The 83(b) election is a crucial but often overlooked aspect of employee stock options. This election allows individuals to pay taxes on the value of their stock options at the time they are granted, rather than when they are exercised. Failing to understand this election can result in significant tax consequences and missed opportunities to maximize the value of your stock options.
By making an 83(b) election, high-net-worth individuals can potentially reduce their overall tax liability and lock in a lower tax rate on any future gains, but there are downsides to this choice that require careful consideration.
For example, the option holder is required to pay taxes on the stock’s value up front, which can be a significant financial burden. Additionally, if the stock value declines, you may end up paying taxes on a higher value than the stock is ultimately worth, thus resulting in a loss. Working with a wealth advisor can be a great first step in understanding how the 83(b) election would impact your long-term financial well-being.
Mistake #6: Taking Out a Loan to Exercise Your Options
One of the most common mistakes executives make with equity compensation is taking out a loan in order to pay for the exercise. This is a dangerous financial move that could put you in a worse overall position.
While it may seem like a convenient way to access the funds needed to exercise your options, it also adds a significant amount of debt to your financial profile, and if the value of the stock does not increase as expected, you could be left with little to no returns on your investment. Therefore, taking out a loan to exercise your stock options should only be considered if you have a solid financial plan in place and a clear understanding of the potential risks involved. It is essential to evaluate your personal financial situation and seek professional advice before making any decisions.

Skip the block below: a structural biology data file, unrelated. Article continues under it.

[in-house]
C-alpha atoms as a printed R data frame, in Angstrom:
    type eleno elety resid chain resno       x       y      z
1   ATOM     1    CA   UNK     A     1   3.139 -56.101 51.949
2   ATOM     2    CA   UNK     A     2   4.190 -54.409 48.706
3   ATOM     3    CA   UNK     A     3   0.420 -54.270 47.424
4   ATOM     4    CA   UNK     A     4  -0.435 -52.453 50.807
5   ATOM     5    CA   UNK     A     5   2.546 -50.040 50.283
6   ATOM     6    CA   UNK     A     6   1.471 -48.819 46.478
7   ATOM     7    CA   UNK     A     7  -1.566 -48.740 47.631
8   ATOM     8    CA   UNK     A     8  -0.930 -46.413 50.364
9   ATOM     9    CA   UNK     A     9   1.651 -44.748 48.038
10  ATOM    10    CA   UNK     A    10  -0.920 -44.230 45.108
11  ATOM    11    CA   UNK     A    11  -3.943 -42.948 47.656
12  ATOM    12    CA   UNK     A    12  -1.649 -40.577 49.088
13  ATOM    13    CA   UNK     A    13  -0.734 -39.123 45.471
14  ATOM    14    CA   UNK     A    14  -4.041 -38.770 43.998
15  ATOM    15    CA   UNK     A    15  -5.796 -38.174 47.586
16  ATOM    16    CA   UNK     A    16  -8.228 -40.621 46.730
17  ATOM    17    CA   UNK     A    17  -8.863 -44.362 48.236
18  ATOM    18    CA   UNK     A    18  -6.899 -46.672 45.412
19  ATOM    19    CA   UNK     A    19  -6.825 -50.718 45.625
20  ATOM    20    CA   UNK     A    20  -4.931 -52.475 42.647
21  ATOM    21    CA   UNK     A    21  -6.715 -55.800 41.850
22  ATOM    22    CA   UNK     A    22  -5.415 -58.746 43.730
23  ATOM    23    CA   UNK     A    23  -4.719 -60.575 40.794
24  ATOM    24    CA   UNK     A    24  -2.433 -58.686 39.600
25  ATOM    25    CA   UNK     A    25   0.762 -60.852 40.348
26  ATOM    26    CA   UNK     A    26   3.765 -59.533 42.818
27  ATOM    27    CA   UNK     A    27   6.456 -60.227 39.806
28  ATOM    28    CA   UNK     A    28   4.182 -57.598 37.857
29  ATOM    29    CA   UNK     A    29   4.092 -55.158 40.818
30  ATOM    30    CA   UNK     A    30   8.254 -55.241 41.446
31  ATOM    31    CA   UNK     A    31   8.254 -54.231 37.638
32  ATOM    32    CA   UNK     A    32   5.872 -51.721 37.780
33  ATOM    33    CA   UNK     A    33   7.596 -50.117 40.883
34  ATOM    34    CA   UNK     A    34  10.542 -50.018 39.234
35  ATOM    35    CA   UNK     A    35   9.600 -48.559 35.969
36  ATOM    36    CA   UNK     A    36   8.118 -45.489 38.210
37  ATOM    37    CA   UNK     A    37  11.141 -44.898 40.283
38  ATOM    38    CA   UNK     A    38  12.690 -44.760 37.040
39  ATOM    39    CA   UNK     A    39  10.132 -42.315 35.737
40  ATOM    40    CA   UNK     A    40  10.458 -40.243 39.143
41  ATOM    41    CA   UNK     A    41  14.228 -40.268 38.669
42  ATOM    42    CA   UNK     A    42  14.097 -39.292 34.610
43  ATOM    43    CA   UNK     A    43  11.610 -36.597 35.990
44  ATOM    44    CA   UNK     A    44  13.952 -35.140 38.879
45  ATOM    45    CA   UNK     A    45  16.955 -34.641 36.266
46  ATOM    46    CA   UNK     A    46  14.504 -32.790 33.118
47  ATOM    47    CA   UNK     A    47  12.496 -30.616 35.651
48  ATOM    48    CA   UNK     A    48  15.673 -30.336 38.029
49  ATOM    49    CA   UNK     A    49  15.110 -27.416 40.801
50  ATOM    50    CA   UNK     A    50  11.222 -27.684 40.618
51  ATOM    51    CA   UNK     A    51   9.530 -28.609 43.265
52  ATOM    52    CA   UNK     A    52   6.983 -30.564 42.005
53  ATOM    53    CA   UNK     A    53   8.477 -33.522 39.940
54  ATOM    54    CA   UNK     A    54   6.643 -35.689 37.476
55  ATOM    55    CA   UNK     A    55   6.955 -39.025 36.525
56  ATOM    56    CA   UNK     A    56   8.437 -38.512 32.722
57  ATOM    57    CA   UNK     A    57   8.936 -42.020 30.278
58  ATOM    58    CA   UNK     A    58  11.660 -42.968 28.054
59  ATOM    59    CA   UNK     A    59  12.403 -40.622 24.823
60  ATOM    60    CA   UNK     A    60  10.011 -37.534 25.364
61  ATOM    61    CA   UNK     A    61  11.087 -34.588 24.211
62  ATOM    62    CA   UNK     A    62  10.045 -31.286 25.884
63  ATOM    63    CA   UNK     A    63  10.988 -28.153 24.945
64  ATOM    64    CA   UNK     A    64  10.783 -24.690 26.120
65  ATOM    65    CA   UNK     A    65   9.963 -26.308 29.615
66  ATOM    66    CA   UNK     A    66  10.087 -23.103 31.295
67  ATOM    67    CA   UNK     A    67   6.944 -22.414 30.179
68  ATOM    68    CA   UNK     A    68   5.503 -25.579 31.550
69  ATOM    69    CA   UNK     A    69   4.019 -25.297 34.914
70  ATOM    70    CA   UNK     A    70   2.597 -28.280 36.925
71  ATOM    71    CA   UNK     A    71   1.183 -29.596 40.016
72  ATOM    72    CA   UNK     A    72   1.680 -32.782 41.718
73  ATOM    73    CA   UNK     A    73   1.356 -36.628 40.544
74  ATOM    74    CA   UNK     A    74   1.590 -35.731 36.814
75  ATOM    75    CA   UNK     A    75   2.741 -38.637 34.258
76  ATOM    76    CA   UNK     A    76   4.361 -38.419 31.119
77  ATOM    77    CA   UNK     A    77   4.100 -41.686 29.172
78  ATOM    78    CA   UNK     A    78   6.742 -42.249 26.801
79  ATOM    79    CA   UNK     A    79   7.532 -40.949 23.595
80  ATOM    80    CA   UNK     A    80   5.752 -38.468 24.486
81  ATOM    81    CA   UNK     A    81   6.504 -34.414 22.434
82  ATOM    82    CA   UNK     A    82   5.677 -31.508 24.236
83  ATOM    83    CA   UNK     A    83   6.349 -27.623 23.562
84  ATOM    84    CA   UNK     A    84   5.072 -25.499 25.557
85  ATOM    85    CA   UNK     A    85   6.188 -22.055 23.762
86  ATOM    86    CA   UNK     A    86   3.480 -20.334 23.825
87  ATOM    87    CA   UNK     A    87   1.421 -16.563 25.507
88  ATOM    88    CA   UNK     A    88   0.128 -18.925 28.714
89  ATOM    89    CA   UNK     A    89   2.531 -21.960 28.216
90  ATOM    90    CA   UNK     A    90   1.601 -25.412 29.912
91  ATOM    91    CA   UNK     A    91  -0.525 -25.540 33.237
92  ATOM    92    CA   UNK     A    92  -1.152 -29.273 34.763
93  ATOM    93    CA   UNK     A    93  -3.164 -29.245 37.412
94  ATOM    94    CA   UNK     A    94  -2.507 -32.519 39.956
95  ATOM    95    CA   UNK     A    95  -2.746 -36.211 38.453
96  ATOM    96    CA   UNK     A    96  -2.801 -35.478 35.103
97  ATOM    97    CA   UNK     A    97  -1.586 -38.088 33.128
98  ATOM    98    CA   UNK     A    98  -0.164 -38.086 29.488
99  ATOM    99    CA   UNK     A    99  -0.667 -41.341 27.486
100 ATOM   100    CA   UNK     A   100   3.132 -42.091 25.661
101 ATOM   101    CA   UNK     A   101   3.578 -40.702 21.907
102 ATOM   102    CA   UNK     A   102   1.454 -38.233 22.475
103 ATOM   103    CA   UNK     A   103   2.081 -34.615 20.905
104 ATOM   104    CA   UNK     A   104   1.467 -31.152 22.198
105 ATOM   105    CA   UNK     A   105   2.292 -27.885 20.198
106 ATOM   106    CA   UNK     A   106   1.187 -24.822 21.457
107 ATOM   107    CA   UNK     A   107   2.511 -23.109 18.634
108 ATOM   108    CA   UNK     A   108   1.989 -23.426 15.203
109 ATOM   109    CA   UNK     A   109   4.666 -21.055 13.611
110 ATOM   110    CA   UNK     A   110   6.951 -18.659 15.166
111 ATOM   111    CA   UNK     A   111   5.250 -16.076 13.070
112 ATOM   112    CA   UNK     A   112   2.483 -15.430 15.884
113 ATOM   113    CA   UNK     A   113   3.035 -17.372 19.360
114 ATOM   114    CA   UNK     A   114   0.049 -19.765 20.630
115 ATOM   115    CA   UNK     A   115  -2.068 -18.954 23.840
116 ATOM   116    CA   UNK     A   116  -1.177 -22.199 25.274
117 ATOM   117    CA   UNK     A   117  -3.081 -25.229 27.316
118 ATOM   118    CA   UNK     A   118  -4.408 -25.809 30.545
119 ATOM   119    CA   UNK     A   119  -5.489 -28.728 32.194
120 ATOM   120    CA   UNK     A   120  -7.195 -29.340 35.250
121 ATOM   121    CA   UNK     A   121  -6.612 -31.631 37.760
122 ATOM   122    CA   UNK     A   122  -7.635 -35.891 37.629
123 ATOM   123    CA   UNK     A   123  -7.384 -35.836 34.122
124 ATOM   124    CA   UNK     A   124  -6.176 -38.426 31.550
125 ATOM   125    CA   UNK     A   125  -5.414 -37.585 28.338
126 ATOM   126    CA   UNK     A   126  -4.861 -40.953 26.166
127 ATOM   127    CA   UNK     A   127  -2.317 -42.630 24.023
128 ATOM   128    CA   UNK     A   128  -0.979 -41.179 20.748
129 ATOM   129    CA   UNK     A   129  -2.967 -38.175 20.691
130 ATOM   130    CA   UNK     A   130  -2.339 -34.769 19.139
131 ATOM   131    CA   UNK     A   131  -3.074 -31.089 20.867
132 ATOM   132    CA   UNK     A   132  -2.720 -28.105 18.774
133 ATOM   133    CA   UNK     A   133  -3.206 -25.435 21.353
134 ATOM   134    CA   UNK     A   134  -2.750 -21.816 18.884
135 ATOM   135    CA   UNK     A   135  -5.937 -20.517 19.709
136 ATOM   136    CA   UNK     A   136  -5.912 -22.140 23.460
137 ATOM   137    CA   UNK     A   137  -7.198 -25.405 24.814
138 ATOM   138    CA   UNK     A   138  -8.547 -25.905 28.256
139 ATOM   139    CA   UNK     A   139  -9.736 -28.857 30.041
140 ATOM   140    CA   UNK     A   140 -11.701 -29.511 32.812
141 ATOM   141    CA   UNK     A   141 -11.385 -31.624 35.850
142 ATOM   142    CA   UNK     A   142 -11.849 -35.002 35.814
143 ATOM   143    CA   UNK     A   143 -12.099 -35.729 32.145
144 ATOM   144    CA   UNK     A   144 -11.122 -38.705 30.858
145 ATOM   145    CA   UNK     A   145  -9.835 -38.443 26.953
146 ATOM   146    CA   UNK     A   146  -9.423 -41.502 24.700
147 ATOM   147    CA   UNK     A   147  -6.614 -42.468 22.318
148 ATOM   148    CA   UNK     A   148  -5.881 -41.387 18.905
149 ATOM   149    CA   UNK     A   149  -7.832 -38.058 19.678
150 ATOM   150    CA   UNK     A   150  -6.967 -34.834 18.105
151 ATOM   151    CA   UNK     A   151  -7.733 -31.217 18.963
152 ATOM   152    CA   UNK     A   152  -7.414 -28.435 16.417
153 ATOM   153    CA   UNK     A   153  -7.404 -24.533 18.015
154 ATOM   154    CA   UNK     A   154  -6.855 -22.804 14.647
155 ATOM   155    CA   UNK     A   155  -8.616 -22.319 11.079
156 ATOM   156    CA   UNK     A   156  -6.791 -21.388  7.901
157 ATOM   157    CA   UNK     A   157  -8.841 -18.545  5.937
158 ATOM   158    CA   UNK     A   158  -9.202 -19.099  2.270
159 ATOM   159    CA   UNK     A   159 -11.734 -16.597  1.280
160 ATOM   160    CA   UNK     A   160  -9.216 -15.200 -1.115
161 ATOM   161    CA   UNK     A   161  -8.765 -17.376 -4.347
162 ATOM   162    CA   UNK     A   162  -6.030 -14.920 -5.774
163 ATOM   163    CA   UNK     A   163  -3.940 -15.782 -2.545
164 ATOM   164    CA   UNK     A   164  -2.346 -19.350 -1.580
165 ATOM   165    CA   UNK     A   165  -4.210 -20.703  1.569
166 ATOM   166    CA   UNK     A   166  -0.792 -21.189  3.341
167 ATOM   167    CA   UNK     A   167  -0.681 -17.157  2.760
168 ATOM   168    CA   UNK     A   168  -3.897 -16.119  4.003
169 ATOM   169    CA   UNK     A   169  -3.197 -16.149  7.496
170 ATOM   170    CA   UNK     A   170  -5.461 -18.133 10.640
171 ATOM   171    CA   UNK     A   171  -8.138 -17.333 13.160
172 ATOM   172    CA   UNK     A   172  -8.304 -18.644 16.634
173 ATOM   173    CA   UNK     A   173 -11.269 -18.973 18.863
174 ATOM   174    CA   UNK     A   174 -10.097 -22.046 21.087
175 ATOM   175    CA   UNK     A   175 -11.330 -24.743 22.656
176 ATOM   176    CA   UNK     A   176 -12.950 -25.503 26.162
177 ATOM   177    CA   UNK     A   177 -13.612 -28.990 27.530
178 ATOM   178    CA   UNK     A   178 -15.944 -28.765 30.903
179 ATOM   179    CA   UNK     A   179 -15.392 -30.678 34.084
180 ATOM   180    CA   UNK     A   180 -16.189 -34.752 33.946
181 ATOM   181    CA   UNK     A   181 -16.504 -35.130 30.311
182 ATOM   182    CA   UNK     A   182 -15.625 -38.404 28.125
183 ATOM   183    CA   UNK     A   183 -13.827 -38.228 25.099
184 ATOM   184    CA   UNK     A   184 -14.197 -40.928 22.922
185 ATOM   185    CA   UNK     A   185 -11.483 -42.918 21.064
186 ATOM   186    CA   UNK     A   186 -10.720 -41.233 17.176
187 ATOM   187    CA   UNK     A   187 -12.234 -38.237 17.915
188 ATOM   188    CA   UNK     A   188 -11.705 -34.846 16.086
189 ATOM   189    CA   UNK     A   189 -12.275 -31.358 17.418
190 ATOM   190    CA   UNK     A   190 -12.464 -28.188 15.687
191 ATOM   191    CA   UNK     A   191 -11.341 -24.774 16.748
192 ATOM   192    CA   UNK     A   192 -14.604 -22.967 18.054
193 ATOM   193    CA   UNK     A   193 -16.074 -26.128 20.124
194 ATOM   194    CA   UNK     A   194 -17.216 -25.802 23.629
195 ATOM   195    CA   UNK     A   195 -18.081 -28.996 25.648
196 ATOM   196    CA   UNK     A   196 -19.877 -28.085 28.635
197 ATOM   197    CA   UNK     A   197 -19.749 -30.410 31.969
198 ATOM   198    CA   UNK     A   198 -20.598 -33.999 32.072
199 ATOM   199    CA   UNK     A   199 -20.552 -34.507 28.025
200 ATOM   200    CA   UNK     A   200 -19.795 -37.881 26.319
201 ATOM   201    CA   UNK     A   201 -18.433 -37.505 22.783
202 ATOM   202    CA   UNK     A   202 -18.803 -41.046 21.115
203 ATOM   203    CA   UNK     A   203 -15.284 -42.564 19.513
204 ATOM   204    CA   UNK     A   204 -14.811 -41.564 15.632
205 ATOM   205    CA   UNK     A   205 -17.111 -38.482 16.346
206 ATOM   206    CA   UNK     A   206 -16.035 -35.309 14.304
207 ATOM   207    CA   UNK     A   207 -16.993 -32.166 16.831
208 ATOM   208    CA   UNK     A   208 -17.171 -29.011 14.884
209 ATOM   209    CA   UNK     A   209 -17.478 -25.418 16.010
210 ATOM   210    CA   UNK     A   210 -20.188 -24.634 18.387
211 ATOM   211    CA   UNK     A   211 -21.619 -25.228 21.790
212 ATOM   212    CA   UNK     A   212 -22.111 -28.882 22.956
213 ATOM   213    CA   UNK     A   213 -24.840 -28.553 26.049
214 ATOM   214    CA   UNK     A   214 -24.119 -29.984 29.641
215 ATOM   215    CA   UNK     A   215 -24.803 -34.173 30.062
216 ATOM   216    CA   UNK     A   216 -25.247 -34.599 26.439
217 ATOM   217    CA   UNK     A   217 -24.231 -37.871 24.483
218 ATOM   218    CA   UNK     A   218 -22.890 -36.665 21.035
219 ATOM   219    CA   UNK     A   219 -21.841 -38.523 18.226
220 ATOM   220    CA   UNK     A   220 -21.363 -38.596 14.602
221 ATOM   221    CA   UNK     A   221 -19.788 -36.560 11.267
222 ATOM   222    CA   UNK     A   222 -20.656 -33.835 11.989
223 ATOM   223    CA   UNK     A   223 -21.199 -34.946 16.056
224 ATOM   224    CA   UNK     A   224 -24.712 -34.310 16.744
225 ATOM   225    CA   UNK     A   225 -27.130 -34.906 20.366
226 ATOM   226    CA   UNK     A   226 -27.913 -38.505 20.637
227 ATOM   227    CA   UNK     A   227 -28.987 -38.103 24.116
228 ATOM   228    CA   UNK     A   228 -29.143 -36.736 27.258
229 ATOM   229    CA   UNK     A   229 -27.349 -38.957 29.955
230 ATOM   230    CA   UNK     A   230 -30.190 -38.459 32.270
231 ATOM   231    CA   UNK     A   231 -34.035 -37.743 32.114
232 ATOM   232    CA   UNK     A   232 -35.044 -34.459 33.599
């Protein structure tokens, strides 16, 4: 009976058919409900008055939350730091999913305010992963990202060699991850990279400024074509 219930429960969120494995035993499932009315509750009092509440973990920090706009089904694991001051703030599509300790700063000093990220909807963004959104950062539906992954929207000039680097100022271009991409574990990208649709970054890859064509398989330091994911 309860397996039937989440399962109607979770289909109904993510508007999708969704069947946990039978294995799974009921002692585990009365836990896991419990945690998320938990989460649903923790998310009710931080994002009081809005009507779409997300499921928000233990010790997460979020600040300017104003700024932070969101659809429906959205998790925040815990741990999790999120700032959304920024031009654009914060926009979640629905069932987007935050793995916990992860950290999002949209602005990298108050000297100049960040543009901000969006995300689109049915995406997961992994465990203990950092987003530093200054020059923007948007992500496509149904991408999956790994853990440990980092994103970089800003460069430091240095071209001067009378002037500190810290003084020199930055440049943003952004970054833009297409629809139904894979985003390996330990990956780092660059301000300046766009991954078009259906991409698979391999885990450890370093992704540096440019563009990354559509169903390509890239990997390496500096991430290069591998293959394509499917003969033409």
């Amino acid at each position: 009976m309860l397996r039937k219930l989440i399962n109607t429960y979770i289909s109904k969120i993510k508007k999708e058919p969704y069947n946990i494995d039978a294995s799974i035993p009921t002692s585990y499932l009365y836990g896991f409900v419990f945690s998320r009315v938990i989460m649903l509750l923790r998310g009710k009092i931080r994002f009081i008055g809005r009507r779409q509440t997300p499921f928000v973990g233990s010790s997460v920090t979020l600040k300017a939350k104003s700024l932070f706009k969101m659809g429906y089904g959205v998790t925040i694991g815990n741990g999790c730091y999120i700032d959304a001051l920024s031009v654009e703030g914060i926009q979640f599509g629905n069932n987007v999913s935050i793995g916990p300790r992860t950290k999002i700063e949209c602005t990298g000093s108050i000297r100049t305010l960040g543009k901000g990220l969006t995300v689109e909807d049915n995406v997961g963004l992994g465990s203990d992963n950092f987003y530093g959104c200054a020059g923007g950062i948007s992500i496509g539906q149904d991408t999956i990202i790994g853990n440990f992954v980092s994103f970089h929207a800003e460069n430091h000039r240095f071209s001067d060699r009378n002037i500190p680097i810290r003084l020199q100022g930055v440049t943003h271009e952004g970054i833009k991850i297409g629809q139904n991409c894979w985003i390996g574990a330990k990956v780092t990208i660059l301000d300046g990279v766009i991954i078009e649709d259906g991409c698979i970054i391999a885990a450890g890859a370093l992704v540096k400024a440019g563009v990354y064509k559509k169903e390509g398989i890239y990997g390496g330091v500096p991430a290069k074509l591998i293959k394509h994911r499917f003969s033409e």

Are You Making Some of These Mistakes?
Employee stock options can be a valuable form of compensation for high-earning executives, but it’s important to avoid common mistakes that can negatively impact your long-term financial health. At Solidarity Wealth, we have experience helping high-earning executives and entrepreneurs navigate their employee stock options. If you’re ready to see what wealth management can do for you and your business, reach out to us at email@example.com or call 385-374-1665 to schedule a discovery call.
For over a dozen years, Jeff has advised some of the country’s most successful families on all aspects of their wealth. With his background as a former tax and estate planning attorney, Jeff has advised clients through business sales, funding rounds, IPOs, complex tax and wealth planning transactions, private and public market investments, executive compensation packages, and much more. In short, Jeff helps clients navigate the unique challenges of wealth and better predict their financial future.
In addition to co-founding Solidarity Wealth, which serves as a multi-family office for successful families in the Mountain West, Jeff advises single family offices on a broad array of challenges. Jeff also serves as the Managing Partner of Solidarity Capital, an income focused hedge fund.
Prior to co-founding Solidarity Wealth, Jeff was a Wealth Advisor at one of the country’s largest Private Banks where, at the time of his resignation, Jeff was ranked as their top Wealth Advisor in the country. Jeff also worked as a tax and estate planning attorney at a prominent law firm in Houston, Texas.
Jeff holds a bachelor’s degree in accounting from Brigham Young University – Idaho and a Juris Doctor with honors from the University of Texas School of Law. Outside of work, Jeff is married and the father of three amazing children. He is a huge sports fan and enjoys spending time with family, golfing, and skiing. He has also served as past President of the Salt Lake Estate Planning Council and is a frequent speaker on tax and estate planning topics. To learn more about Jeff, connect with him on LinkedIn.
Solidarity Wealth is a registered investment adviser. This material is solely for informational purposes. Advisory services are only offered to clients or prospective clients where Solidarity Wealth and its representatives are properly licensed or exempt from licensure. Past performance is no guarantee of future returns. Investing involves risk and possible loss of principal capital. No advice may be rendered by Solidarity Wealth unless a client service agreement is in place.